Later in the book Quinn has another dream that involves him walking down broadway hand in hand with Auster’s son (Auster 113). This shows to me that he misses his son dearly and craves that connection he had with his child and probably that he was still hurt by it. The pain that he shows from his lost son, something in him wanted to escape from the pain and the identity that came from being a detective helped him with that. He not only wanted to escape his own identity but he wanted to help out Peter I think, because he regrets not helping his son more. When he decided to take the case and he was leaving, he thought to himself “It did not help, perhaps, that his son’s name had also been Peter.” (Auster 35).

There are some more notes in this story that scream to me that he is mentally unstable. While walking through the city early in the book, Quinn talks about losing his identity in the city and just blending in. There are several times where he tries to escape his identity and run away from his past, and he thinks that nothing is wrong with these actions. He writes his books under a different name (William Wilson) and abandons the work that he loved. Desperate for something different again in his life he lies about being Paul Auster and accepts a job as a detective and assumes that identity. Near the end of his “detective career” he decides to become homeless and survive on the least amount possible while achieving nothing for his case. Separate, the first two do not seem like they would point to mental instability, but combined with the last change in identity, he does not appear to be healthy. We are given information in the text to not ignore the dreams that he has or the identity changes that Quinn makes, and hopefully I have proven my point about his health.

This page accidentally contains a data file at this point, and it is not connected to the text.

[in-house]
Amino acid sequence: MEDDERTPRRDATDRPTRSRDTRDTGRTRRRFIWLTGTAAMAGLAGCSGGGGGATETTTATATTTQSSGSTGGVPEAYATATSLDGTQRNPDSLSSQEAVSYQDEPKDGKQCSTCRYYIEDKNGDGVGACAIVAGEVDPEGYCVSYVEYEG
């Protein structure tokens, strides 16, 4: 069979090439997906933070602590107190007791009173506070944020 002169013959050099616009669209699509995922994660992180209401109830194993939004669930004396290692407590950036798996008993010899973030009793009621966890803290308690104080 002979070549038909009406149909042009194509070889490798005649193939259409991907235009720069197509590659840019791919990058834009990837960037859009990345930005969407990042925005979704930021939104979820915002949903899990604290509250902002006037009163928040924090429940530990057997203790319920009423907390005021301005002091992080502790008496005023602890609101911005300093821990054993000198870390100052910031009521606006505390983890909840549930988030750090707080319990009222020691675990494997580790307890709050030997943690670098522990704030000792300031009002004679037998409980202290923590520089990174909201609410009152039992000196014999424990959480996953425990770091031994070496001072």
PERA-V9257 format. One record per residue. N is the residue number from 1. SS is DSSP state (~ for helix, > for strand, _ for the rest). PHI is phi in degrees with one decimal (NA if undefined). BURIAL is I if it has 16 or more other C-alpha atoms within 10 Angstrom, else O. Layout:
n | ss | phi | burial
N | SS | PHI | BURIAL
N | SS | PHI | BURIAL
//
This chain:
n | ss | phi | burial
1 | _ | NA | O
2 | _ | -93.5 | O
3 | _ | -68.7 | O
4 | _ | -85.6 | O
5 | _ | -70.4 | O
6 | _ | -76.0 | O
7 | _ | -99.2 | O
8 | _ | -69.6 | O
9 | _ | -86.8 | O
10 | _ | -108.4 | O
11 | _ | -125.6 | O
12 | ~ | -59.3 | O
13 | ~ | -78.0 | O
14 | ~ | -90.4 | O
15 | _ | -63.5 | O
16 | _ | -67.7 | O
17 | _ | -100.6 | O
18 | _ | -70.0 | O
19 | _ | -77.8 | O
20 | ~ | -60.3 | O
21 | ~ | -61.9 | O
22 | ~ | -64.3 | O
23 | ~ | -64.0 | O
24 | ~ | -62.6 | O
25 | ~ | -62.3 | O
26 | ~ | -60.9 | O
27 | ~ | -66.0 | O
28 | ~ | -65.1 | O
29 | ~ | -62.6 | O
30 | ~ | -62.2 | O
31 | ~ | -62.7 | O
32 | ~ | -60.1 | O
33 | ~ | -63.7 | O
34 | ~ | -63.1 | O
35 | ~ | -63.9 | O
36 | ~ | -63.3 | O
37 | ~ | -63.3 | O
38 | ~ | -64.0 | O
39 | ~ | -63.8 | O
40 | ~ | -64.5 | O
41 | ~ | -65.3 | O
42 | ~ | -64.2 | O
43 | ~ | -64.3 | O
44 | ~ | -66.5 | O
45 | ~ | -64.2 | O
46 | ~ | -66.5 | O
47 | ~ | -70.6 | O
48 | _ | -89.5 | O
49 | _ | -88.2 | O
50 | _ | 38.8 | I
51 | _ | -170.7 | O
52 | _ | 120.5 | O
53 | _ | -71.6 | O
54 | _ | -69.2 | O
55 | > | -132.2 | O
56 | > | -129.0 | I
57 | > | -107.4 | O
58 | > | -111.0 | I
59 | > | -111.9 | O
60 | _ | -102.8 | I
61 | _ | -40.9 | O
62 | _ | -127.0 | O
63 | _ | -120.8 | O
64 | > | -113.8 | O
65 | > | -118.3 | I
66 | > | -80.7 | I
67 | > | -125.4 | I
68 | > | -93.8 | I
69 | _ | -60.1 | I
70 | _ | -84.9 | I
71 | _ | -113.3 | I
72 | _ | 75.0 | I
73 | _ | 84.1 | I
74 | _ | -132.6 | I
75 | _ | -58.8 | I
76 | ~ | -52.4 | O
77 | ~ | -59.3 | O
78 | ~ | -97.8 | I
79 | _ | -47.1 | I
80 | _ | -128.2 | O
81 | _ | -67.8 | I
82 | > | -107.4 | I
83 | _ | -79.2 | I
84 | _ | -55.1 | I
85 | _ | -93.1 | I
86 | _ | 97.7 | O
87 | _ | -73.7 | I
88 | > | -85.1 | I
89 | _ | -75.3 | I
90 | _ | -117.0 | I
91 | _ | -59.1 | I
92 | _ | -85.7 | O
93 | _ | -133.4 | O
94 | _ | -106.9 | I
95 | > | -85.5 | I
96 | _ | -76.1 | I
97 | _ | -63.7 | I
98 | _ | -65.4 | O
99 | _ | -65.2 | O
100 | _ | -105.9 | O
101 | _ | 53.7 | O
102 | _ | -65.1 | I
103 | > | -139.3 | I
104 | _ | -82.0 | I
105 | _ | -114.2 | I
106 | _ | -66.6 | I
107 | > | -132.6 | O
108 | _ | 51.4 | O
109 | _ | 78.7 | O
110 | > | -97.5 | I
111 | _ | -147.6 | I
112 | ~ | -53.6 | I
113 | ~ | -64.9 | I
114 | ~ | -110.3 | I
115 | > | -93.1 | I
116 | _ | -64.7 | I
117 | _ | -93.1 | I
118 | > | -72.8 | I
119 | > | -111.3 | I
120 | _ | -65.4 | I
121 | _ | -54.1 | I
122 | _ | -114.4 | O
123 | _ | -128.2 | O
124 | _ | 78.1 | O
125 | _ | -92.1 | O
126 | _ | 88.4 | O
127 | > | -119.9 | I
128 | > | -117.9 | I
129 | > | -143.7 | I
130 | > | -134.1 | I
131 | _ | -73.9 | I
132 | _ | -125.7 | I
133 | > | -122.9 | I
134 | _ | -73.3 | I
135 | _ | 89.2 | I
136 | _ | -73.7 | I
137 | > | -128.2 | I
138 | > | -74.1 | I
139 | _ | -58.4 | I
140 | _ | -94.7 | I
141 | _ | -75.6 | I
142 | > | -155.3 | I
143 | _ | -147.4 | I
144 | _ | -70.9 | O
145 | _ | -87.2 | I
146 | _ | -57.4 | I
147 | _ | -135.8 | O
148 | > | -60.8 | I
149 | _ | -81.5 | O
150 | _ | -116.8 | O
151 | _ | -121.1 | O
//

1 comment:

  1. The first paragraph is a little hard to follow. Even in an introduction, I'd like to know something about the significance or importance of Q's mental instability - not just that he *is*, but what you *do* with that characteristic of him.

    Dreams are a obvious, easy, and yet often correct place to go in novels to think about sanity. Why, though, is it particularly important whether a dream is remembered or not? For two more paragraphs, you write briefly about some of the important dreams in the novel. You pick fine dreams, and your reading of those dreams is fine as well. Yet, we're almost at the last paragraph, and I have absolutely no idea what his dreams have to do with mental illness. Clearly, that's not where you want to be. In fact, everything so far seems to be a very surface-level reading of the novel.

    Yet, in the last paragraph you seem to *assume* that you've demonstrated that the dreams show something about his mental instability. I accept that you show that he subconsciously knows the pointlessness of his endeavors- but I simply don't see how you get from there to madness of any variety.

    Curiously, you don't get to the question of identity or to his most obviously unbalanced behavior (living on the street by choice) until the last paragraph, and then you brush over them. In particular, it seems like these are the issues you'd really need to investigate in order to understand whether he is merely strange or sad on the one hand, or mentally ill on the other.

    Overall: I don't really see a clear argument running throughout. Or rather, I don't see any pattern of *evidence*. It's clear what you intend to argue, but you really aren't *doing* very much of it.